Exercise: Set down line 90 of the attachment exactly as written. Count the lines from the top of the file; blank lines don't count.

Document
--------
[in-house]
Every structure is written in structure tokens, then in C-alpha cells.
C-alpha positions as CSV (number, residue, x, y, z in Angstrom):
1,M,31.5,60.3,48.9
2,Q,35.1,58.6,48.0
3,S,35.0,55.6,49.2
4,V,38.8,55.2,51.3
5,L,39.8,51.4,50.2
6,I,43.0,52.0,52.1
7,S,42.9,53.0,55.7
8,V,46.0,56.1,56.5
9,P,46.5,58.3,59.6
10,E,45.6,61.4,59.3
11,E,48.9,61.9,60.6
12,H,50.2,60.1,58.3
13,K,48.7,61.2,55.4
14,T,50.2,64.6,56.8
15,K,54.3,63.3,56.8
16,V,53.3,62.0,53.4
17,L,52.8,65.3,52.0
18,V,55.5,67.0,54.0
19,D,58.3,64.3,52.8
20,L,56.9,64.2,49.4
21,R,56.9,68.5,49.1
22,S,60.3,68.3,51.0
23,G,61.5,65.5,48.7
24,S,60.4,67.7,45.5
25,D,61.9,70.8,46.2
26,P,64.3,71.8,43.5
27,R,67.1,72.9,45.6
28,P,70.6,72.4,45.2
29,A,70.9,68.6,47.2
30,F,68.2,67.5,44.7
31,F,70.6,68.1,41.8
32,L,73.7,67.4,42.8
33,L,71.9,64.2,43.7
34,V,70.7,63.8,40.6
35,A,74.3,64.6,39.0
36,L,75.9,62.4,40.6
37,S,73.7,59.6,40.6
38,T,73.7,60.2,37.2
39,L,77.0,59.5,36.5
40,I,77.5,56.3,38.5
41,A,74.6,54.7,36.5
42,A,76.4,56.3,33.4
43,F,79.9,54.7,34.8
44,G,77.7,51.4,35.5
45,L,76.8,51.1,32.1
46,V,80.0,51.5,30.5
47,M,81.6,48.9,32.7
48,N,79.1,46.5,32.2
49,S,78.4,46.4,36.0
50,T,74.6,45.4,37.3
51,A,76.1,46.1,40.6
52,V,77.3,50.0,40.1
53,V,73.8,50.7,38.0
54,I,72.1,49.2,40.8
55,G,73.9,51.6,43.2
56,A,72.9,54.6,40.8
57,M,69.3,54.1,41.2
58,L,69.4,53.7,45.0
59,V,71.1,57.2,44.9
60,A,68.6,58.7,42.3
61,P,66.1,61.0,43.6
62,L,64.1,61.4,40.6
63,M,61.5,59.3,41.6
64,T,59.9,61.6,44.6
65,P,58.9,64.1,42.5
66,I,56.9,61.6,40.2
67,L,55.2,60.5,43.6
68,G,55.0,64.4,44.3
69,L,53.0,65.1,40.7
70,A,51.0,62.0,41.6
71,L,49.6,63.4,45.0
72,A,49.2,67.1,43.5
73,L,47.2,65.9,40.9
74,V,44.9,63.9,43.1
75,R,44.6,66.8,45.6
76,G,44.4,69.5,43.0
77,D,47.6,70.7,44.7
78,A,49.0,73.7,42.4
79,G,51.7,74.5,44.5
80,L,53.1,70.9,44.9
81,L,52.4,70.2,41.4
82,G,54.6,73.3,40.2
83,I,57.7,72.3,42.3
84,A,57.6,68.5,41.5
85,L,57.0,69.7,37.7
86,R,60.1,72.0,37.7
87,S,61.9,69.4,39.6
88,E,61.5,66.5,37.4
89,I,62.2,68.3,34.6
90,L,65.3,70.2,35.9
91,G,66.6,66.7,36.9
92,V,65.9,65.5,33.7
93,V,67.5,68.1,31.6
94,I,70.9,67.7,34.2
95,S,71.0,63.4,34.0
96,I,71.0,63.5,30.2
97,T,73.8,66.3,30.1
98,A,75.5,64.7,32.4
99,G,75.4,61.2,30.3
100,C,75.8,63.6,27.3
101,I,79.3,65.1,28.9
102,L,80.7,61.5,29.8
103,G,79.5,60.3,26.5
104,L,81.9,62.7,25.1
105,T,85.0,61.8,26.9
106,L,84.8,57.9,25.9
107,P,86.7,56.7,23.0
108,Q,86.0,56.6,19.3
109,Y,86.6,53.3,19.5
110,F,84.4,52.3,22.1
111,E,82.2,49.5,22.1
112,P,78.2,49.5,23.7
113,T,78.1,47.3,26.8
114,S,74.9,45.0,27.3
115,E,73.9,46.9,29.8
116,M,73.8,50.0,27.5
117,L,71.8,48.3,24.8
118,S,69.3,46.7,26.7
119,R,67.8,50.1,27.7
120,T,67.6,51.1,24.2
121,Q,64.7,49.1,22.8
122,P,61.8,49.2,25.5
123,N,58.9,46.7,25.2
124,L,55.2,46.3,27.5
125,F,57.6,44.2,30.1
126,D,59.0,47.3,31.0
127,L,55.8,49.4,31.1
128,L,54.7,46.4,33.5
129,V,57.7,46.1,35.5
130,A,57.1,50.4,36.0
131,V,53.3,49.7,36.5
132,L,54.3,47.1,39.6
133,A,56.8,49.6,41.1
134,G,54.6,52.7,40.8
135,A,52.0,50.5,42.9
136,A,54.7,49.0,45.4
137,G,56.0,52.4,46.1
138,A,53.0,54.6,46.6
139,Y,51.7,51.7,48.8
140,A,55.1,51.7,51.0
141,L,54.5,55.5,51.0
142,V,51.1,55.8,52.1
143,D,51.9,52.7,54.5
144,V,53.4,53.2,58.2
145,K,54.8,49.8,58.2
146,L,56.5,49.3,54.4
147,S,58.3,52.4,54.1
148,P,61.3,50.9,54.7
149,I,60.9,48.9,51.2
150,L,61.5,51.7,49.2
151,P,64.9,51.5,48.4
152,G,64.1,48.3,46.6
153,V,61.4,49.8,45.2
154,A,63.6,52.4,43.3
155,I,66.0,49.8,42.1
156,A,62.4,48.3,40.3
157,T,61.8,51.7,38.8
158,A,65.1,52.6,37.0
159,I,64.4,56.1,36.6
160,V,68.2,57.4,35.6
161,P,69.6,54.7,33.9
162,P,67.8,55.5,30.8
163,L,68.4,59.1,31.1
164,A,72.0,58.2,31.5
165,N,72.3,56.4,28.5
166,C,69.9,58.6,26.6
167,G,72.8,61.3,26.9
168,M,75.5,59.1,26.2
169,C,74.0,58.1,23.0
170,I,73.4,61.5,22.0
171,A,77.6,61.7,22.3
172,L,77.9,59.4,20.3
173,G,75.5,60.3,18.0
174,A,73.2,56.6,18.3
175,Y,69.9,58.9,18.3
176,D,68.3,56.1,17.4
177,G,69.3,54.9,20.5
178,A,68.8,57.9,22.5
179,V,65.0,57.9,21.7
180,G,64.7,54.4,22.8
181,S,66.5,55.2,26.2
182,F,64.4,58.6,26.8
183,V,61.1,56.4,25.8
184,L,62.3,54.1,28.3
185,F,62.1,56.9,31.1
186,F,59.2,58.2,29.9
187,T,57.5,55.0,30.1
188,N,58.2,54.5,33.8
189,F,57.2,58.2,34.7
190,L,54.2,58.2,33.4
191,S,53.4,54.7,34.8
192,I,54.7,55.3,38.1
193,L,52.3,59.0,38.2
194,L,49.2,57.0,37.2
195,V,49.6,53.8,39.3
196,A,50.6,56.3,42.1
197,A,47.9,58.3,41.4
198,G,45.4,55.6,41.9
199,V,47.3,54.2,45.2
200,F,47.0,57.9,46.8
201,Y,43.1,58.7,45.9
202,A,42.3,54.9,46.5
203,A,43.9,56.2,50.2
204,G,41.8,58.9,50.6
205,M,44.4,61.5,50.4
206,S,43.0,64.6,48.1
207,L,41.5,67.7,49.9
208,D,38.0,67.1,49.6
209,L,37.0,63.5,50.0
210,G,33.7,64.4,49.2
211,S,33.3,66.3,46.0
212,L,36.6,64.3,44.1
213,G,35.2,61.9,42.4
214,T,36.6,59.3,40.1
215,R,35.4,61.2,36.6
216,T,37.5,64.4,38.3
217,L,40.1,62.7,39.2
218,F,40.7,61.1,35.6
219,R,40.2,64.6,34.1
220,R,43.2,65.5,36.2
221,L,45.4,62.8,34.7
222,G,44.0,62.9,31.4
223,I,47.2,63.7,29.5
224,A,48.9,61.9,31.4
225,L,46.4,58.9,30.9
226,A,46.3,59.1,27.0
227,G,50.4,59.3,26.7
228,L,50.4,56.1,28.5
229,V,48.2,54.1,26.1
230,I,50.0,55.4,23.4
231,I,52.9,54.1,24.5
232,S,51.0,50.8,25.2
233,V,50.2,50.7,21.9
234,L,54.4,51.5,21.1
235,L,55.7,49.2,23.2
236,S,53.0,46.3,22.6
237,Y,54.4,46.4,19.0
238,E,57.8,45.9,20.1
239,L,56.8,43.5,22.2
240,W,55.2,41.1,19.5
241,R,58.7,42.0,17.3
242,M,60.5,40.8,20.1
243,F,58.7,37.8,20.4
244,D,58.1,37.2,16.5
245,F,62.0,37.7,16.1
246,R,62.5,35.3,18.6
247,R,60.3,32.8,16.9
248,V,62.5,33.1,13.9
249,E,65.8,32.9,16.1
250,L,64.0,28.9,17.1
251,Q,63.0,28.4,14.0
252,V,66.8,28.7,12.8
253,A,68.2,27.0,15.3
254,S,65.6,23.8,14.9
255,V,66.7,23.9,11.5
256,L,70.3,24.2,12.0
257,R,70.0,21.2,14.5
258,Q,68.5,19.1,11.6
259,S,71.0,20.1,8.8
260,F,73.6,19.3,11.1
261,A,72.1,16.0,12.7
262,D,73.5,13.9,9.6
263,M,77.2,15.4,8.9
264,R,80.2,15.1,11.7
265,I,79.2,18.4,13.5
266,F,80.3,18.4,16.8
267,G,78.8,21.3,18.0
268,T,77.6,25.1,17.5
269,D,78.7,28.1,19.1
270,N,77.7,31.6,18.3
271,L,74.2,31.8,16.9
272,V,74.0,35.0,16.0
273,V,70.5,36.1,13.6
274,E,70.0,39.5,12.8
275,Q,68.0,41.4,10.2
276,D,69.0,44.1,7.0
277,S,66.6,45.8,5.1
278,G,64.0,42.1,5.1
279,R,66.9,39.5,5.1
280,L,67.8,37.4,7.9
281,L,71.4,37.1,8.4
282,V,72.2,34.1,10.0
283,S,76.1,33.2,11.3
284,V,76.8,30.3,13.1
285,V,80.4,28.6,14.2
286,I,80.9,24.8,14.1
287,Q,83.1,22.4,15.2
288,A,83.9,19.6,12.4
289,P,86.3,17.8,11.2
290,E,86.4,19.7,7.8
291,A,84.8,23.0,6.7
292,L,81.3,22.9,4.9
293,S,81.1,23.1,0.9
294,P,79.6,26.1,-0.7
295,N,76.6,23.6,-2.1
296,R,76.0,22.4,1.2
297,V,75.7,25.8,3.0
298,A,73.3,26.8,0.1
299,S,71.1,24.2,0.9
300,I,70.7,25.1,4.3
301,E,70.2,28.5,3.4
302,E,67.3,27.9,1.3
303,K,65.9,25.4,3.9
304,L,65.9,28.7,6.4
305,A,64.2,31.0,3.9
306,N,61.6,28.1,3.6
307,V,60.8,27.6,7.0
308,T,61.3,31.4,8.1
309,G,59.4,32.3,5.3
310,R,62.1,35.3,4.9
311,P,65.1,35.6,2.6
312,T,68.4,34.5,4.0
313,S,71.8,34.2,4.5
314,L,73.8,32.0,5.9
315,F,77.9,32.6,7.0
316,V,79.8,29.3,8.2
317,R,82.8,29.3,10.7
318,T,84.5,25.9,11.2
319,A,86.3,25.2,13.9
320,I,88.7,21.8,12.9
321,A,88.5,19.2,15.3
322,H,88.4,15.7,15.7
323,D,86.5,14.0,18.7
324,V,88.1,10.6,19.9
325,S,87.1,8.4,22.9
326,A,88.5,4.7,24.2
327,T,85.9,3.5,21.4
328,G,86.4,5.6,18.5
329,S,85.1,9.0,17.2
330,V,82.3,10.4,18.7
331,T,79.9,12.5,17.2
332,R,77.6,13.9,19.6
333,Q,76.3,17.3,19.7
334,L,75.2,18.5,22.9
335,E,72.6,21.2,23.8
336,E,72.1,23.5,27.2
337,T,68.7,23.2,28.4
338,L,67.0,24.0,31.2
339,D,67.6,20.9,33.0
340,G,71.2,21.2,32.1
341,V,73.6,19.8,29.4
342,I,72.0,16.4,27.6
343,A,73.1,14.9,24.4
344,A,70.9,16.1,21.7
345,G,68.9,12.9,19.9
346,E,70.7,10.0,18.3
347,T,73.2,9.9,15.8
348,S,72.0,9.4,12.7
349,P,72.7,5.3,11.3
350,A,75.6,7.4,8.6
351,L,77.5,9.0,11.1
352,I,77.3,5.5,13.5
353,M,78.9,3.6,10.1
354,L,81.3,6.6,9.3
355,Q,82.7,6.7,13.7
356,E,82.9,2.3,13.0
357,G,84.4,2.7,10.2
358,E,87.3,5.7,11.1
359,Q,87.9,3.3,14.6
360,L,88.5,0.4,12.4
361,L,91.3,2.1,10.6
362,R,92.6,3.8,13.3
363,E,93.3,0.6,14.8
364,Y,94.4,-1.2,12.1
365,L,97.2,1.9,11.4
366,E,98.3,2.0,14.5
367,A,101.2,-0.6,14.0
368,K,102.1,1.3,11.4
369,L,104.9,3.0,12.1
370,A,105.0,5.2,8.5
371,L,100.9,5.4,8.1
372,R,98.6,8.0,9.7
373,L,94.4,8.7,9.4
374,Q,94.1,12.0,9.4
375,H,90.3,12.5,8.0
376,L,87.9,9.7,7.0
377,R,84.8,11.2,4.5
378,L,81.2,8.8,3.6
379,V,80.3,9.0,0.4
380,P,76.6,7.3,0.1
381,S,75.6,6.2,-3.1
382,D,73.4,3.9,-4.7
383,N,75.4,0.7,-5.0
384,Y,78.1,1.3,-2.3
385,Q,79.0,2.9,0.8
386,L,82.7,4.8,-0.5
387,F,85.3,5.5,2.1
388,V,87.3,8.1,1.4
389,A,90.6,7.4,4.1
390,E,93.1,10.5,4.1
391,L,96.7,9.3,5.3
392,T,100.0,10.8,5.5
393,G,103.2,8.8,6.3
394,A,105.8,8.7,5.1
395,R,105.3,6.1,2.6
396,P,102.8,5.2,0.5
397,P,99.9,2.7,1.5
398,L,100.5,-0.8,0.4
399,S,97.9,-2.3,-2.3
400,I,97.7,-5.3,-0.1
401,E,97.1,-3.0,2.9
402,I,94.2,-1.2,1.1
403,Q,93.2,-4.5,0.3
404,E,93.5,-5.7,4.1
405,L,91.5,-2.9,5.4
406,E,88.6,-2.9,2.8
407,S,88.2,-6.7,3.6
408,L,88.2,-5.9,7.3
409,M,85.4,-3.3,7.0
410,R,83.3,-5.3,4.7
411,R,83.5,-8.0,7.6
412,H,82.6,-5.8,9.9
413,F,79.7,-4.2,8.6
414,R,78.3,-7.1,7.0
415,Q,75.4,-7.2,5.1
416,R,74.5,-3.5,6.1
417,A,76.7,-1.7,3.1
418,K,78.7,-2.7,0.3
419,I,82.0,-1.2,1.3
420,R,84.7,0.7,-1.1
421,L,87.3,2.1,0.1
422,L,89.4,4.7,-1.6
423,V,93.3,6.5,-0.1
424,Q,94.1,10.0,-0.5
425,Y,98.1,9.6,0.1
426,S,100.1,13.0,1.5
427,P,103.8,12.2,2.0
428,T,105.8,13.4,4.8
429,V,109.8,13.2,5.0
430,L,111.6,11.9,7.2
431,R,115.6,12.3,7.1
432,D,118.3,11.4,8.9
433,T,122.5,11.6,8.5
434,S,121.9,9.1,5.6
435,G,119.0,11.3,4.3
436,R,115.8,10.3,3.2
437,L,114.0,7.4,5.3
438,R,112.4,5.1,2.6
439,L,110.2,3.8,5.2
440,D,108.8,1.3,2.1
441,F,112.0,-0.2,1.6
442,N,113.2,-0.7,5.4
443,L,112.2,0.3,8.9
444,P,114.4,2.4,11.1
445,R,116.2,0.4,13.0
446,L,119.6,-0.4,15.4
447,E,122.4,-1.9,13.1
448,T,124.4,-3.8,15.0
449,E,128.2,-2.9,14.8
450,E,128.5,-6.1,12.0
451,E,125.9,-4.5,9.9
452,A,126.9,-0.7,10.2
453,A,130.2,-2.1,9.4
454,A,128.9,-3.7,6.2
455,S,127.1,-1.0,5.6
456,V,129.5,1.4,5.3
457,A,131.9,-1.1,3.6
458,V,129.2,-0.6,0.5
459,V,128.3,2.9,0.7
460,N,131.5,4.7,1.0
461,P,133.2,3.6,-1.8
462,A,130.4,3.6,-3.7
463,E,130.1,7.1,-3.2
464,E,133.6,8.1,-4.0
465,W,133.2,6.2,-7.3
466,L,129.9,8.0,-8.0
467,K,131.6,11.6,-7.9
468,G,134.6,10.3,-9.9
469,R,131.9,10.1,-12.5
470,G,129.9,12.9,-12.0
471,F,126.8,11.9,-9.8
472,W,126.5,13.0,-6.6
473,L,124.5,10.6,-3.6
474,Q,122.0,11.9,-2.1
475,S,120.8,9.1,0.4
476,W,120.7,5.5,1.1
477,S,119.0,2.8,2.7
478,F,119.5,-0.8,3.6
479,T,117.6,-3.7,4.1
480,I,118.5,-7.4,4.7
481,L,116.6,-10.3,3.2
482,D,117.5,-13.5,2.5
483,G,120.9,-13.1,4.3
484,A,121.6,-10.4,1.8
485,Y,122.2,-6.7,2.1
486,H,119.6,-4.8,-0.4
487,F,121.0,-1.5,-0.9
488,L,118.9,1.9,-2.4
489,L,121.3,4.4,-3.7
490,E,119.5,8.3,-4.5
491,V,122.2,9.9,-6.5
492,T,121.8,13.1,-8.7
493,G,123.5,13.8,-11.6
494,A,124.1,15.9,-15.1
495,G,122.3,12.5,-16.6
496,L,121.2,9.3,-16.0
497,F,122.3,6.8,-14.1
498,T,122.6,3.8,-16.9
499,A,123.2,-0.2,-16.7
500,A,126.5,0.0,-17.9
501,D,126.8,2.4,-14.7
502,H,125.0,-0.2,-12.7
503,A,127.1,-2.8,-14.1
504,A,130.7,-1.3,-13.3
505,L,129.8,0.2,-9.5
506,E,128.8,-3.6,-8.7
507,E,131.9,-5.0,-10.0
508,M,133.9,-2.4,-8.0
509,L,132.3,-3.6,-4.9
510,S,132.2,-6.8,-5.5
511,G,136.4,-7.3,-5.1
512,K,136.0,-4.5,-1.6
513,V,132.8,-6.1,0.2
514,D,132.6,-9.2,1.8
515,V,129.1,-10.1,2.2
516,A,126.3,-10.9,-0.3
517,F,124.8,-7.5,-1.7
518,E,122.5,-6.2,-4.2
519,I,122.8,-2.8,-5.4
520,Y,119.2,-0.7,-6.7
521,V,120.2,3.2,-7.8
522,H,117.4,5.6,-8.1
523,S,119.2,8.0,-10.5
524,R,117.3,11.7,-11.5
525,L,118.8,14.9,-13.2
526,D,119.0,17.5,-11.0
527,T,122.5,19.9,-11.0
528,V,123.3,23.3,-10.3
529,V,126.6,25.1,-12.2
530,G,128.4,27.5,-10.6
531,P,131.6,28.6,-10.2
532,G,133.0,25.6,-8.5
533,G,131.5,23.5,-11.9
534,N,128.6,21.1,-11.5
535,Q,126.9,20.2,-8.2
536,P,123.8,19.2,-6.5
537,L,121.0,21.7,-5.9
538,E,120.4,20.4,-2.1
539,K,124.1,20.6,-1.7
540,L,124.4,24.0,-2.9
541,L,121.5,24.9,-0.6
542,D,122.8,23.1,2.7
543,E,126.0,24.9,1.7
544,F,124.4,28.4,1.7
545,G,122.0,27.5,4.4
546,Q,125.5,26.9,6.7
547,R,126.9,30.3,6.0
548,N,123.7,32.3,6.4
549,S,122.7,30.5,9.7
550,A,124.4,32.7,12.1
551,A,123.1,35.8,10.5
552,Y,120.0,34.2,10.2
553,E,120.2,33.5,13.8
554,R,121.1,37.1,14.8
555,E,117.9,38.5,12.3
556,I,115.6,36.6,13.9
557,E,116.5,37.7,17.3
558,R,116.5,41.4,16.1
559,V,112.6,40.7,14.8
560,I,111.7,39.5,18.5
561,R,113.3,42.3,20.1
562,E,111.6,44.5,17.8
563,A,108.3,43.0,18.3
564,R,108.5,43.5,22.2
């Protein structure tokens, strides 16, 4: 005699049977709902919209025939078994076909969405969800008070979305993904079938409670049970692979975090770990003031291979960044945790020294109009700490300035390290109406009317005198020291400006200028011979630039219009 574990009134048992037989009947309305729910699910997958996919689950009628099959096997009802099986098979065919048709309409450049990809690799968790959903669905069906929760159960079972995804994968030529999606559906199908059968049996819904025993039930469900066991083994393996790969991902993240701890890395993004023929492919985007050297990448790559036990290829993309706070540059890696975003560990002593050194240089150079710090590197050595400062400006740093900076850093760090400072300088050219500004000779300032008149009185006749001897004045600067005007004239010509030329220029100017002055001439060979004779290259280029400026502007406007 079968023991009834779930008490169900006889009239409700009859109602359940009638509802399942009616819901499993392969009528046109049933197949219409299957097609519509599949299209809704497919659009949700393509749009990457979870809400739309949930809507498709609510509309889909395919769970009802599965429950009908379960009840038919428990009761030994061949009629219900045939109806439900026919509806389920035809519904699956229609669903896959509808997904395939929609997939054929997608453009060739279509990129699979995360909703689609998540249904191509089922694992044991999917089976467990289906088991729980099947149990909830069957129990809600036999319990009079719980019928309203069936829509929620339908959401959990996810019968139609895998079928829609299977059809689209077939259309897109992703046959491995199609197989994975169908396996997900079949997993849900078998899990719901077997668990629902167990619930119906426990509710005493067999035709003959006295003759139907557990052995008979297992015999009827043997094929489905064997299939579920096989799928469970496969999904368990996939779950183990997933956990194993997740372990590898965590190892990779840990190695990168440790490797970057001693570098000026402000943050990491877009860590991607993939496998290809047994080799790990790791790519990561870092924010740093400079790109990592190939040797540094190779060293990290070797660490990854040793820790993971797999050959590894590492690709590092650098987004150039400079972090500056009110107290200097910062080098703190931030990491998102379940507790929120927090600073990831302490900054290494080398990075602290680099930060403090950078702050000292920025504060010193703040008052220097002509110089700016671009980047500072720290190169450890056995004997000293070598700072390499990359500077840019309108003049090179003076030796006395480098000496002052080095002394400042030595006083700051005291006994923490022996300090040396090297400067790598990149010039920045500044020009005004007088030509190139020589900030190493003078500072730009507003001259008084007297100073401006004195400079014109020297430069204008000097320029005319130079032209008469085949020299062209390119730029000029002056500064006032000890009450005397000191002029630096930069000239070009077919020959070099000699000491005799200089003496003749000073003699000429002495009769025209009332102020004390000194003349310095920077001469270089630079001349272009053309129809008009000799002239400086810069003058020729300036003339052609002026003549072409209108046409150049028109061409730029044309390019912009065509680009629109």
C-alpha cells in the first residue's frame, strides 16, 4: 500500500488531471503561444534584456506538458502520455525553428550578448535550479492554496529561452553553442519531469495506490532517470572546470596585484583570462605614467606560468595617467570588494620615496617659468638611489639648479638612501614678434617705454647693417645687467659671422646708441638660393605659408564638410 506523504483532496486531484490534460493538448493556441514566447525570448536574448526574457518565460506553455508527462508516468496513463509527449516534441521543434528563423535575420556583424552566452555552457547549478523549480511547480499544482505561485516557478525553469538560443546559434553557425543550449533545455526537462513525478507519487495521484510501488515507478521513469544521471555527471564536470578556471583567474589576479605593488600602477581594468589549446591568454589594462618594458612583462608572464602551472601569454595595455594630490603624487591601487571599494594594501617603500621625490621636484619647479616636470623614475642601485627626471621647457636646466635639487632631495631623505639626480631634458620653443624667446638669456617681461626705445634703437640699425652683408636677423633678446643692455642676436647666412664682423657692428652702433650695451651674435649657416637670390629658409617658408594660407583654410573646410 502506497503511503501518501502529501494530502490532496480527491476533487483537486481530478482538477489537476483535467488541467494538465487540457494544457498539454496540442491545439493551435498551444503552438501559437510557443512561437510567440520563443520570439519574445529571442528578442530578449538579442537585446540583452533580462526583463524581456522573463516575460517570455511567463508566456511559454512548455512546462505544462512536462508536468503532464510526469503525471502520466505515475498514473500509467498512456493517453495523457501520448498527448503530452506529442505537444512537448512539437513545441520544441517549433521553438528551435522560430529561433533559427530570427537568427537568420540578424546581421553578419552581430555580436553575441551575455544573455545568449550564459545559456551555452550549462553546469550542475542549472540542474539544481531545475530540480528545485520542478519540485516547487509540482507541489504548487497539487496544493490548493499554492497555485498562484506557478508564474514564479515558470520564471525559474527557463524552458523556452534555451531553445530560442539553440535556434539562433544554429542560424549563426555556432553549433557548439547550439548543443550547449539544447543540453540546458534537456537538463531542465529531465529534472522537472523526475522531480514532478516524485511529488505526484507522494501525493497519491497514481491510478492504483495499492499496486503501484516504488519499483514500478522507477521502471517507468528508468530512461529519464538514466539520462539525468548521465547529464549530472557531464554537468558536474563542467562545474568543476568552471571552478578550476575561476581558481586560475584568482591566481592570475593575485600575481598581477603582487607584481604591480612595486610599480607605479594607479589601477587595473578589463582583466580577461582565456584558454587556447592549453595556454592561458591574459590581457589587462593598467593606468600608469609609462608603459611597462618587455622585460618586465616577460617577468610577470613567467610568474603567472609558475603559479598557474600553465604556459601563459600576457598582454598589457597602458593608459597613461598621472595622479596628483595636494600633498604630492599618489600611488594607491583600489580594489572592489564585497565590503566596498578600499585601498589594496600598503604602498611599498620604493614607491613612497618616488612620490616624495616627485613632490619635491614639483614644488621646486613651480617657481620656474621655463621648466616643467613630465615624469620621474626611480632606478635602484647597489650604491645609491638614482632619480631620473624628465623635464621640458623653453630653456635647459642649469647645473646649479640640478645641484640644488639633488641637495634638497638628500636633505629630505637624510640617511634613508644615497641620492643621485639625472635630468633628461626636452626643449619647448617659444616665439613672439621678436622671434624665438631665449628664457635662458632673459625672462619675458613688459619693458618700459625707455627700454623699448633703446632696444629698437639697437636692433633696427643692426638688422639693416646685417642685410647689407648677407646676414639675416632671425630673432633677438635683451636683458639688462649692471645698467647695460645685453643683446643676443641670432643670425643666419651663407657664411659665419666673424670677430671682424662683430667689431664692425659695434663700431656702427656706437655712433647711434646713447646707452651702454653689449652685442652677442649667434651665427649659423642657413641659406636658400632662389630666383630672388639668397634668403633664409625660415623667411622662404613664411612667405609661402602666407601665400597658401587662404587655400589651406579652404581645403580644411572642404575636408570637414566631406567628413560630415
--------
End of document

87,S,61.9,69.4,39.6